Movie Mom

Movie Mom


The Maltese Falcon

posted by rkumar
A+
Lowest Recommended Age:4th - 6th Grades
Profanity:None
Nudity/Sex:See Tolerance Issues
Alcohol/Drugs:Some drinking
Violence/Scariness:Some suspense, scuffles, threats of violence
Diversity Issues:Subtle prejudice against less-than macho Joel Cairo and Wilmer, who are (in the mildest 1940 terms) implied to be gay; implication that Spade was having an affair with Archer's wife
Movie Release Date:1941

Plot: Sam Spade (Humphrey Bogart) is a private detective. A woman who says her name is Ruth Wonderly (Mary Astor) comes to see him, asking for help in finding her sister. Sam sends his partner, Miles Archer (Jerome Cowan) to follow her when she meets Floyd Thursby, the man she thinks her sister is with, and both Archer and Thursby are killed. It turns out that the woman has given him a false name. She is really Brigid O’Shaughnessy, and it turns out it is not her sister she is seeking, but a small, jeweled statue of a falcon, and she is mixed up with some people who will do anything to get it.

One of those people is Joel Cairo (Peter Lorre), who comes to see Sam to insist — with a gun — that he be allowed to search Sam’s office to see if it is there. Sam is not at all intimidated by Joel, but allows him to search. Also after the statue is Mr. Gutman, “the fat man” (Sidney Greenstreet), with his “gunsel,” Wilmer. They alternately threaten and attempt to bribe Sam, while Brigid appeals to his protective nature and his heart. But Sam turns them all over to the police, including Brigid, whom he loves.

Discussion: One of the most interesting aspects of this classic movie is the way that Sam Spade thinks though the moral dilemmas. When he is deciding whether to tell the police about Brigid, he is very explicit about weighing every aspect of his choices. It is not an easy decision for him; he has no moral absolutes. On one hand, he loves her, and he did not think much of his partner. On the other, he does not trust her, he does not think she trusts him, and he knows that they could not go on together, each waiting to betray or be betrayed. And he has some pride; he says that when your partner is killed, you are supposed to “do something.” While it may be good for business not to appear too ethical, it is bad for business to allow a partner in a detective firm to get killed without responding. If he turns her over to the police, he loses her. But if he does not, he loses a part of himself, his own kind of integrity.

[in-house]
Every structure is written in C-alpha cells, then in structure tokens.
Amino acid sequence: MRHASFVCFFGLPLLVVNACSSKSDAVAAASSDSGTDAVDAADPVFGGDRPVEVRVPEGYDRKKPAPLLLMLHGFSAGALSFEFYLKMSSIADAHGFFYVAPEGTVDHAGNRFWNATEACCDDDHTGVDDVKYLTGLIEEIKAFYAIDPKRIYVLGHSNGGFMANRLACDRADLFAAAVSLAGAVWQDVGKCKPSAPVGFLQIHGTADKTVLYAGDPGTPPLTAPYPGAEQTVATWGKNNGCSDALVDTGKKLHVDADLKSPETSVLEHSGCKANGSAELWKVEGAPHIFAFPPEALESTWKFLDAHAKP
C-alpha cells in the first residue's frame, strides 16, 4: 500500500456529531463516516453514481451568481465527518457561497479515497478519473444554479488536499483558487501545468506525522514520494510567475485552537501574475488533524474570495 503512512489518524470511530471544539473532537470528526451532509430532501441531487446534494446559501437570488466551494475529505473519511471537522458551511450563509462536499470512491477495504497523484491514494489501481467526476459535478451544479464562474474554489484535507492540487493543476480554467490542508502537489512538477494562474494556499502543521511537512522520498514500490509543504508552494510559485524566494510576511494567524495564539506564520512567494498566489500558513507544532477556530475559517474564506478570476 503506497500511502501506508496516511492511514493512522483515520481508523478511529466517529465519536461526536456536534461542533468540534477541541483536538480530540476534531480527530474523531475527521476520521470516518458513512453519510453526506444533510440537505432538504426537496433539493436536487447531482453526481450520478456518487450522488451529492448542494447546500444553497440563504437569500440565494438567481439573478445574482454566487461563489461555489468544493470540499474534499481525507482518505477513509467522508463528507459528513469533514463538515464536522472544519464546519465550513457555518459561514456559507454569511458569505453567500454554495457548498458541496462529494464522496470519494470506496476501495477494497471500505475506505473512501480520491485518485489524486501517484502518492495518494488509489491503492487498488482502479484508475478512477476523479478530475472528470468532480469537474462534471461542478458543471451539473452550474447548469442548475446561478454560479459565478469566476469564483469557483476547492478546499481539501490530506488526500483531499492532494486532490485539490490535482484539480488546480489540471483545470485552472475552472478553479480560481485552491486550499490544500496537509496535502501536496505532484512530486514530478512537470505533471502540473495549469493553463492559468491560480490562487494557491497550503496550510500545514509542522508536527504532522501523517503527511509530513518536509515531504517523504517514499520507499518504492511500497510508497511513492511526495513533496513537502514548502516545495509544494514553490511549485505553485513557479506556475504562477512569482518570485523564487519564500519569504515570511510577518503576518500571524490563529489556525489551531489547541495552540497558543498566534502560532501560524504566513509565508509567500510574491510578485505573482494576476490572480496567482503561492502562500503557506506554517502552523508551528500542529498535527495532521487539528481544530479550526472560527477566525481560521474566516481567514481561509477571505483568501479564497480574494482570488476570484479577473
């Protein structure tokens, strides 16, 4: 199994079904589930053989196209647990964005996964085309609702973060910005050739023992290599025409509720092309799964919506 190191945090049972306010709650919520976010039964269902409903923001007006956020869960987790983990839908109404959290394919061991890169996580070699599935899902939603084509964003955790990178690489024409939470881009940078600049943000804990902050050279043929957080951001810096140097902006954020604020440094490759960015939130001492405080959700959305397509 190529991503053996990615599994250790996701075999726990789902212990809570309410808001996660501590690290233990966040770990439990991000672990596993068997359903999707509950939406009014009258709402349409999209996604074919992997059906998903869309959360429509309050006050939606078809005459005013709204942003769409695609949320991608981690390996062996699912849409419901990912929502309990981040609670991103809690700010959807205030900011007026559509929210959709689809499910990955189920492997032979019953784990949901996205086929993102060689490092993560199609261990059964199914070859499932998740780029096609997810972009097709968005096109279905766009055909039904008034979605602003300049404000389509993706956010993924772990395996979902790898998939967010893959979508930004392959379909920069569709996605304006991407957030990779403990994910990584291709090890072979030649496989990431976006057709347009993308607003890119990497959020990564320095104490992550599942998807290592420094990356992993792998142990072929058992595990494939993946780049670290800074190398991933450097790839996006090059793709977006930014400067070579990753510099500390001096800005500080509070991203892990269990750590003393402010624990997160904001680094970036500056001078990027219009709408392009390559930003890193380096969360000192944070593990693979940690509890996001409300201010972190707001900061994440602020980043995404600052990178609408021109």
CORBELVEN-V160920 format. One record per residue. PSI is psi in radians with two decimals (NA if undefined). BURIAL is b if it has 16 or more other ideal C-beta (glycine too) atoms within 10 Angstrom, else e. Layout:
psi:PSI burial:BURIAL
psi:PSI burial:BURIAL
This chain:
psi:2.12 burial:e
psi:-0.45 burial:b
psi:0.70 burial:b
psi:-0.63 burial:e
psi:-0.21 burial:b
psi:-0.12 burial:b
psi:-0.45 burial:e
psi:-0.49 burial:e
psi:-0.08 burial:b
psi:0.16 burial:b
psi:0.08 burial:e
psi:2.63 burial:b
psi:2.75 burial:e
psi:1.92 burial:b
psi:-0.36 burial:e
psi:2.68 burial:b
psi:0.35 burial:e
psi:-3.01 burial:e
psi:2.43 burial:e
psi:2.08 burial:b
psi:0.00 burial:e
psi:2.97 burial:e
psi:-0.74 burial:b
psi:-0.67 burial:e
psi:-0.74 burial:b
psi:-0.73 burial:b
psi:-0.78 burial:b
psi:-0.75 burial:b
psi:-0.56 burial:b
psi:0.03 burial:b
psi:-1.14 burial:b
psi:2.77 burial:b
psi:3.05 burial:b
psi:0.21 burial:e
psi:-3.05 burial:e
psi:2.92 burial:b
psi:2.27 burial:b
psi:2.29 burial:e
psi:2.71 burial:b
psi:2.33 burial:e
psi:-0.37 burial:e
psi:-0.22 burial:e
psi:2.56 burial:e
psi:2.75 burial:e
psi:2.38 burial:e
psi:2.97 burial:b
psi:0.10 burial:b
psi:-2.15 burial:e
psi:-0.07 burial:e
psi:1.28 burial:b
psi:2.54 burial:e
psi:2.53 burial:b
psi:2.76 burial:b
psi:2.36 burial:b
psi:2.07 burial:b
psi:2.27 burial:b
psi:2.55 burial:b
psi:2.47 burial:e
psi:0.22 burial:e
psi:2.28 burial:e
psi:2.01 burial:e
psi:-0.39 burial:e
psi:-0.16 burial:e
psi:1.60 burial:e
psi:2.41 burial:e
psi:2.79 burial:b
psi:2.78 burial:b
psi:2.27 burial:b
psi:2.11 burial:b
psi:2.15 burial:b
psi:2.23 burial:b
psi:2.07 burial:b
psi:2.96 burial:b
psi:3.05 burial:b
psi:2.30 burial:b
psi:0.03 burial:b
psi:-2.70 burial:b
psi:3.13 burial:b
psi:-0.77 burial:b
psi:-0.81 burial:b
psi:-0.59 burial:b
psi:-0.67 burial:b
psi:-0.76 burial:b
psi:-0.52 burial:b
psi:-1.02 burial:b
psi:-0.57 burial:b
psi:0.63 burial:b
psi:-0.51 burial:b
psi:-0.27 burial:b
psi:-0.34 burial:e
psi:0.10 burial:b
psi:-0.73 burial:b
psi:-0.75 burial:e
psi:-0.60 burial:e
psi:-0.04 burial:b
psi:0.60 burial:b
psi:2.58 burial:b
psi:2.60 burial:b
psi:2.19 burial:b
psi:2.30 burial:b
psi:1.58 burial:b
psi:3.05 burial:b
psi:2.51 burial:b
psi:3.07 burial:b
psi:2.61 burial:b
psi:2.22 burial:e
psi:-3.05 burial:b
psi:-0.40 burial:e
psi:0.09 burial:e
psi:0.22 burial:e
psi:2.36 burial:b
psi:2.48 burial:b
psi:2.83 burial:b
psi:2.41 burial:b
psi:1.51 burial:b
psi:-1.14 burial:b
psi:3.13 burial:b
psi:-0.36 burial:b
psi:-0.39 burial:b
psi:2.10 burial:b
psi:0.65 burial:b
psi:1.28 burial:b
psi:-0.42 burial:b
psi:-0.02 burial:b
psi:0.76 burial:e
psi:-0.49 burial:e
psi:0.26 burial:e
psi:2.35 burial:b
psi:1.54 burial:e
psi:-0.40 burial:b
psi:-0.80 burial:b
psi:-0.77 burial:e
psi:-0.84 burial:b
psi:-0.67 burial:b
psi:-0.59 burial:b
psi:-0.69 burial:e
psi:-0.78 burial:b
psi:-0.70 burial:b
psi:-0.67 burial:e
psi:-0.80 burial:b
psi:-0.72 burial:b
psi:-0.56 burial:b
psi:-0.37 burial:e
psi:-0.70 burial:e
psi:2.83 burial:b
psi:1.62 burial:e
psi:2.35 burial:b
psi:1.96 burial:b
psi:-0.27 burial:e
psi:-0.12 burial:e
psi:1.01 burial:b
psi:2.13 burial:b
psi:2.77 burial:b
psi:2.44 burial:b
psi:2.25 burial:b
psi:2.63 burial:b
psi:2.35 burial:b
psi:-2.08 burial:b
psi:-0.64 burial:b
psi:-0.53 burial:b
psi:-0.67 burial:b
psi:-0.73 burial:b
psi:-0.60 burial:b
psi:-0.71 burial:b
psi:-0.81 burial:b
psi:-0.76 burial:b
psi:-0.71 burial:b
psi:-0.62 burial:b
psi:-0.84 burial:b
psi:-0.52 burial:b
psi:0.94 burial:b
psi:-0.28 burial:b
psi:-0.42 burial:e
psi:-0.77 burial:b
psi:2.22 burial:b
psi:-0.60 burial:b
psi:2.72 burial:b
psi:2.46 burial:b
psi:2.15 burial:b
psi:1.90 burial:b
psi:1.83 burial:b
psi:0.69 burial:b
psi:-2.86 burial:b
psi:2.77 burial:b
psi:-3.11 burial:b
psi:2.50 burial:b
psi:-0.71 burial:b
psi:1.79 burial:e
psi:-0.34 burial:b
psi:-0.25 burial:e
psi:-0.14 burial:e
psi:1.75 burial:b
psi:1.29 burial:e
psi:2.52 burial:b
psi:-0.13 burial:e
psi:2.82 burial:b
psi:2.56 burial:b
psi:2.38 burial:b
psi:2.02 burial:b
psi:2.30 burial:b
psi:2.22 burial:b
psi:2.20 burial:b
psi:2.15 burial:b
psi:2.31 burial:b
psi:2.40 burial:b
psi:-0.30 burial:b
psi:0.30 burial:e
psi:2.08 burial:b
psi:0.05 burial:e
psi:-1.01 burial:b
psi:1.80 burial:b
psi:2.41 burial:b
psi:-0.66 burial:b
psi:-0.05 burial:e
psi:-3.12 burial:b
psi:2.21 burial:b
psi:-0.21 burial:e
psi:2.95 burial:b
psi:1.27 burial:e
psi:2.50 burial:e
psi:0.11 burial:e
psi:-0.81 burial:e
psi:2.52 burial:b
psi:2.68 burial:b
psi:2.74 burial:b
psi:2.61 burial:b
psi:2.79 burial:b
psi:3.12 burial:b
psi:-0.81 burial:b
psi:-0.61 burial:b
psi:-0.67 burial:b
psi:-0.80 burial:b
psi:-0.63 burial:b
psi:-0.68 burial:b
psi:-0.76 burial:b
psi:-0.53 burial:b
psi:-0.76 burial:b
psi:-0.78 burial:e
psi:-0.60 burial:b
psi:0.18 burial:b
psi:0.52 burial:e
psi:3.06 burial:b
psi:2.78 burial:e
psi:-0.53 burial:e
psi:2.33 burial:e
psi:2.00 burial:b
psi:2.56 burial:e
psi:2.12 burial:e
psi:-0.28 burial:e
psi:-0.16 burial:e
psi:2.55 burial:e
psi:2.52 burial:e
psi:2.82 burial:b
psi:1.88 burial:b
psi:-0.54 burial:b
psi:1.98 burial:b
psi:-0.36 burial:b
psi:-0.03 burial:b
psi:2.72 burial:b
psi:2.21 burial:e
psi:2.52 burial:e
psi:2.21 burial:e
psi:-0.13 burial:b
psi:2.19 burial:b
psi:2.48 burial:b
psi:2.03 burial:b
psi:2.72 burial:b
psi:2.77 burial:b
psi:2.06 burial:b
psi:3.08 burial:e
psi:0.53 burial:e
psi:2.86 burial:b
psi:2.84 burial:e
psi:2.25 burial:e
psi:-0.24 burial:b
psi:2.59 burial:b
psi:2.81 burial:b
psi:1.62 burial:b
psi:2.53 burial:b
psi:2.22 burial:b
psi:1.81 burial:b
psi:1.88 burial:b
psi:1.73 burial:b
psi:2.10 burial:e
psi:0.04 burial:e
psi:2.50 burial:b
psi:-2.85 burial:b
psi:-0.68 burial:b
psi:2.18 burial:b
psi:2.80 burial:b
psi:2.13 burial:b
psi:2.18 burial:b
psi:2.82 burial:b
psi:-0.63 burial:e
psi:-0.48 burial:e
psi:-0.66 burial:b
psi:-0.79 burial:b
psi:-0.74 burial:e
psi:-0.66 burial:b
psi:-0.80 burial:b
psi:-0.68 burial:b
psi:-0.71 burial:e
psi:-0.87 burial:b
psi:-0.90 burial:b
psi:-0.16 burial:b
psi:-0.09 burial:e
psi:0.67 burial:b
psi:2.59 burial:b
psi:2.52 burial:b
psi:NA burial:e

When this movie was made, moviegoers were used to cool, debonair detectives (like Philo Vance and Nick Charles, both played by William Powell), a sort of cross between Sherlock Holmes and Fred Astaire. But Sam Spade, created by Dashiell Hammett based on his experiences as a detective, was a modern day version of the cowboy, a loner with his own sense of honor.

This was the first movie directed by John Huston, who also wrote the screenplay, but he was already a master. Watch the two scenes where Sam goes to talk to Gutman, and see how the camera angles in the first scene lead the viewer to suspect that Sam’s drink is spiked (it isn’t), and then how different angles are used in the second one to make the viewer confident that it won’t be (it is).

Questions for Kids:

· What does Sam mean when he says the statue is “the stuff dreams are made of”?

· Where is Sam faced with moral conflicts? How does he resolve them? What are his reasons?

Connections: Bogart appeared as a similarly tough detective, Philip Marlowe, in “The Big Sleep,” based on the novel by Raymond Chandler. The books by Hammett and Raymond Chandler are well worth reading. Note the director’s father, Walter Huston, in an uncredited brief appearance as Captain Jacobi. Jerome Cowan, who appears briefly as Miles Archer, plays the prosecuting attorney who tries to prove that Kris Kringle is not Santa Claus in “Miracle on 34th Street.”



Previous Posts

The Memory Book -- This Saturday on the Hallmark Channel
A budding, young photographer stumbles upon an old photo album chronicling the ideal romance of a happy couple. Intrigued by their love and unable to find her own “true love,” she sets out to find the couple and figure out if true love really exists.  The film stars Meghan Ory (“Once Upon a T

posted 8:00:57am Jul. 24, 2014 | read full post »

Interview: Michael Rossato-Bennett of "Alive Inside"
Michael Rossato-Bennett agreed to spend one day filming Dan Cohen's remarkable music therapy work with people struggling with dementia. He ended up spending three years there and the result is "Alive Inside," an extraordinary documentary about the power of music to reach the human spirit, even when

posted 3:58:01pm Jul. 23, 2014 | read full post »

Movies' Greatest Mirror Scenes
Anne Billson has a great piece in The Telegraph on mirror scenes in movies, from the Marx brothers clowning in "Duck Soup" and the shootout in "The Lady from Shanghai" to Elizabeth Taylor scrawling on the mirror with lipstick in "Butterfield 8." [youtube]http://www.youtube.com/watch?v=VKTT-sy0aLg

posted 8:00:51am Jul. 23, 2014 | read full post »

How Do Movies Show Time Passing?
Someone once said that movies are "pieces of time." A few take place in "real time." Alfred Hitchcock's experiment, "Rope," unfolds in just the time it takes us to watch it, all in what appears to be one seamless shot. But others take place over days, weeks, years, even generations. Slavko Vorkap

posted 8:00:40am Jul. 22, 2014 | read full post »

Boring TV Makes You Fat
A new study finds that boring television leads to mindless snacking and that leads to putting on pounds. So, watch programs that excite and engage you. Or, if the show is boring, turn off the television.

posted 8:00:05am Jul. 22, 2014 | read full post »




Report as Inappropriate

You are reporting this content because it violates the Terms of Service.

All reported content is logged for investigation.